Ok so we have all seen the team medic running on the pitch with a cold sponge, most of us would have walked in the house as a youngster after a coming off a bike and getting hurt only to be pointed to the freezer for a bag of peas. Then putting that bag ‘o’ peas on the respective sore and often swollen part hurt like hell, I certainly thought it was just a way of my mother to make me learn a lesson about taking risks or doing daft stuff which led to getting hurt; but since I survived that time I have learnt that there is a perfectly good reason behind using cold therapies, however there are also warning to heed about how, when and where cold therapies can be used.
First of all, we need to understand that cold therapies such as ice, cold packs, cryotherapies and Sprays are very effective when used at the right time, this is in the acute phase of an injury. The acute phase is the first 48 hours following the injury.
Ice has very good analgesic properties, meaning it’s a good pain killer. There is a lot of science behind how we process and transmit pain including how it can be reduced, a good way to explain it is the pain gate theory.
Viatcheslav Wlassoff explains the pain gate in his Gate Control Theory and Pain Management blog, it explains why we rub it better and how pain travels to the brain to be processed, pain is needed to protect ourselves from further injury.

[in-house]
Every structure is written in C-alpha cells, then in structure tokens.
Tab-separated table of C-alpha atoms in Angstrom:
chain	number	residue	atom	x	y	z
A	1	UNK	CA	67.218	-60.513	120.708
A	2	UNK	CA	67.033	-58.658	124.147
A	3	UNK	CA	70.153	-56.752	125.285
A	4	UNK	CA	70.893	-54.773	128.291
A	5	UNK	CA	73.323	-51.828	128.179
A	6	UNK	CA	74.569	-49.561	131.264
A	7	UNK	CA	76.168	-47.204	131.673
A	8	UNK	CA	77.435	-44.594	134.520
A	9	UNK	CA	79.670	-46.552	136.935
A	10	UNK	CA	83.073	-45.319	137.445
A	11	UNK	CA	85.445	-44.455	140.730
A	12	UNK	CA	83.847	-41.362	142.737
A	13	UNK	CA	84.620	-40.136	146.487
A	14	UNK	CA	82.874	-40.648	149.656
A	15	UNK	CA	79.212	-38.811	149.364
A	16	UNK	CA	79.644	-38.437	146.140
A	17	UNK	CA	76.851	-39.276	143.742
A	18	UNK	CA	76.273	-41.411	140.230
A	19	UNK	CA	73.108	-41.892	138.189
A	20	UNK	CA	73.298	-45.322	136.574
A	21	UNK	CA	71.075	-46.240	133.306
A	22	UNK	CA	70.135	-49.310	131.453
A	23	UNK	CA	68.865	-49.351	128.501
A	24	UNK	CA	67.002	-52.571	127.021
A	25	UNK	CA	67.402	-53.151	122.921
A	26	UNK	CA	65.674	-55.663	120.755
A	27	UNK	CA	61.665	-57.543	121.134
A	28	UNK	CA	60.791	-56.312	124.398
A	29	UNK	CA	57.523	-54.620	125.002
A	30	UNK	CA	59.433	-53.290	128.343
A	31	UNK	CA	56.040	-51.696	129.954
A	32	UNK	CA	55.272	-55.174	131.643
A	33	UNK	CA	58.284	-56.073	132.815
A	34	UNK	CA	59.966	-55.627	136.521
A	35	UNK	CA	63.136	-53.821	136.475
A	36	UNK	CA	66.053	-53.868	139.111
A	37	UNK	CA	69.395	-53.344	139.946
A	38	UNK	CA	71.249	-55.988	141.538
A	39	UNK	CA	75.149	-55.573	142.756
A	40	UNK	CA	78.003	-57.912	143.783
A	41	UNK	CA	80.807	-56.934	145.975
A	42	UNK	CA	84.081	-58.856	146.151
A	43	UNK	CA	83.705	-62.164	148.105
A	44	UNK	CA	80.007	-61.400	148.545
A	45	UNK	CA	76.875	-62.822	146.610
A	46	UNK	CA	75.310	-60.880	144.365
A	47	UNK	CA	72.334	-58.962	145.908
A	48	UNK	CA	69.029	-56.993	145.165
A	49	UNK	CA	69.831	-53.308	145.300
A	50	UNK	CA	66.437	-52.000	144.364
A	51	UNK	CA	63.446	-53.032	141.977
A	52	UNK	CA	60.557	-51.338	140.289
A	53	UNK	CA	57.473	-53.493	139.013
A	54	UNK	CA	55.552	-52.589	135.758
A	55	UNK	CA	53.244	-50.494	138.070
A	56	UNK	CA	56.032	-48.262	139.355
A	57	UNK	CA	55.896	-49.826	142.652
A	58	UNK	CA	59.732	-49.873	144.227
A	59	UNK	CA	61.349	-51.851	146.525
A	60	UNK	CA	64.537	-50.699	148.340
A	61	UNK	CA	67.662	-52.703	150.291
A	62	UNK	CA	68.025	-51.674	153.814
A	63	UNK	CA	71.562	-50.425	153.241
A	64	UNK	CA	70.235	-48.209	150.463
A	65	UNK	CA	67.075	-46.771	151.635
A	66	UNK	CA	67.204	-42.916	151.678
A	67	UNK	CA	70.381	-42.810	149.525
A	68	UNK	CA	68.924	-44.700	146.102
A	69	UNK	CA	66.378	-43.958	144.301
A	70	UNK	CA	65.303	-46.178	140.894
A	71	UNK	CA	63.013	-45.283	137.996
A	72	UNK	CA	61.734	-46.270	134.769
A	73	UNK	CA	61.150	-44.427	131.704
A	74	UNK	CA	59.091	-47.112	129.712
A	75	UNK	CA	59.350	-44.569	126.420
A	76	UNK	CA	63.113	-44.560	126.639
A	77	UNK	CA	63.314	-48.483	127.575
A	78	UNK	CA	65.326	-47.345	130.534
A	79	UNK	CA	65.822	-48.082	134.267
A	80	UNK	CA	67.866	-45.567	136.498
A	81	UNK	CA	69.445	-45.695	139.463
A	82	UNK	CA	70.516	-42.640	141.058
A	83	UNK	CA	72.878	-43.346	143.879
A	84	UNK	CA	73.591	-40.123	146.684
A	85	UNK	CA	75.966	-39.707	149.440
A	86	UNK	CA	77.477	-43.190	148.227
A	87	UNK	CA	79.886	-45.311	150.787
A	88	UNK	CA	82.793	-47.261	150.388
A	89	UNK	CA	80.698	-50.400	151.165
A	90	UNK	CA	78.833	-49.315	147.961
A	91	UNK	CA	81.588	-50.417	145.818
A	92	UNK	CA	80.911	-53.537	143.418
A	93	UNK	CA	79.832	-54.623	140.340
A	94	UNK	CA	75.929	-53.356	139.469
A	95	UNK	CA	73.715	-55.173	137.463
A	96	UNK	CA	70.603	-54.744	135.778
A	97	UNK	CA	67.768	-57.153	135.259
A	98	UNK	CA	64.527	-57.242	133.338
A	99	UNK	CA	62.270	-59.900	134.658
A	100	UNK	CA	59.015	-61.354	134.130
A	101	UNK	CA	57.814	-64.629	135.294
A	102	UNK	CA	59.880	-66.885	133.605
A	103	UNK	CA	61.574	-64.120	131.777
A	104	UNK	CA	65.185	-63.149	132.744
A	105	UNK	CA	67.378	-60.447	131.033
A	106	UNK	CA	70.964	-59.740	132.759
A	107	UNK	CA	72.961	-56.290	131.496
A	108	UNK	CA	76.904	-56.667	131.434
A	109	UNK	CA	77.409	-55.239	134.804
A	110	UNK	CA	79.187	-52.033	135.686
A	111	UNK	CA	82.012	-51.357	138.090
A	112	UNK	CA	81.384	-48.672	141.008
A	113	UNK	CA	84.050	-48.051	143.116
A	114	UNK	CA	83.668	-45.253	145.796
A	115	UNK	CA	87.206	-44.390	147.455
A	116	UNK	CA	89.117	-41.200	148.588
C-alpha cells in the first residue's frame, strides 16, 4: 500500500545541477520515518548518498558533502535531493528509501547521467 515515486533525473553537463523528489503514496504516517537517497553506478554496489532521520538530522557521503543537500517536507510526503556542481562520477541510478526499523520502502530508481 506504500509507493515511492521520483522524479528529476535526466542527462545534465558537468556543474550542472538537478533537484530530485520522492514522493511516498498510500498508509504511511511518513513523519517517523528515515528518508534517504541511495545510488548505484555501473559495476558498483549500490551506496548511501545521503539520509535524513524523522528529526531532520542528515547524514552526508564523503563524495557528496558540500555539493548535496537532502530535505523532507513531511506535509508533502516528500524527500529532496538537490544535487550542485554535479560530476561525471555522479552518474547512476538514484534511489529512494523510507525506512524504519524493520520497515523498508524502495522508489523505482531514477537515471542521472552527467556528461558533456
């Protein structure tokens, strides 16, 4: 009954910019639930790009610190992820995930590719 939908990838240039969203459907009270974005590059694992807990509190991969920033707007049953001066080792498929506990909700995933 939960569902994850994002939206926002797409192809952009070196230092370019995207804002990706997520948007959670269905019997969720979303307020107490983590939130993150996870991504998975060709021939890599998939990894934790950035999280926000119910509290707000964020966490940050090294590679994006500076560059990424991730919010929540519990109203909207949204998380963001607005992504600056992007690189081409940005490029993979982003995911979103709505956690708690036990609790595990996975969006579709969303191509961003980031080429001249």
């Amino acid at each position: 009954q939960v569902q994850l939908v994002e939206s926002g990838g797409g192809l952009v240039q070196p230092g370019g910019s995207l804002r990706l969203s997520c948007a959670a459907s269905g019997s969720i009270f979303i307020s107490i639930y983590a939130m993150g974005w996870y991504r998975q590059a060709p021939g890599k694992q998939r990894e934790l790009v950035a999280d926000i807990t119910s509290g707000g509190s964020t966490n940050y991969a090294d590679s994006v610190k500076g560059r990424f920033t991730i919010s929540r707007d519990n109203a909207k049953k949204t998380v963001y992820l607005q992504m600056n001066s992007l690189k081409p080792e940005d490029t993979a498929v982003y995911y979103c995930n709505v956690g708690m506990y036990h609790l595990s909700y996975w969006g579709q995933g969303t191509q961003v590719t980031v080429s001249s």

Cold therapies work to reduce pain by basically numbing the area; therefore, it helps when we experience acute pain, another benefit is that it reduces the heat and
This is all well and good but there are some other factor that you should know about:
Ice should only be applied for a maximum of 10 min especially if the injury is acute, this is because ice reduce blood flow by making the blood vessels constrict.
Do not apply ice direct to the skin as this can cause ice burns, you should wrap in a towel first.
Ice should not be put on very sensitive areas such as the eyes or along the spine.
Do not use ice therapy on areas where there is poor circulation, open wounds or areas of infection.
If you cannot tell the difference between hot and cold around the area you want to treat when your eyes are closed – do not use ice!!!
Bearing these warnings in mind if you pick up an injury within the first 48hrs apply the PRICE principals
P – Protect from further injury (use a support or bandage)
R – Rest (stop doing the activities that cause pain)
I – Ice (up to 10min every 2-3 hours)
C – Compression (helps to limit swelling)
E – Elevation (assists the body drain excess fluid away for the area and reducing swelling)
Corey Pembertons’ blog gives advice on when to ice or heat for muscle pain, this gives tips on how to best apply the correct treatment to that you can use the right treatment for your injury.
Lastly if in doubt or the injury does not settle and start to get better within 3-7 days seek medical advice.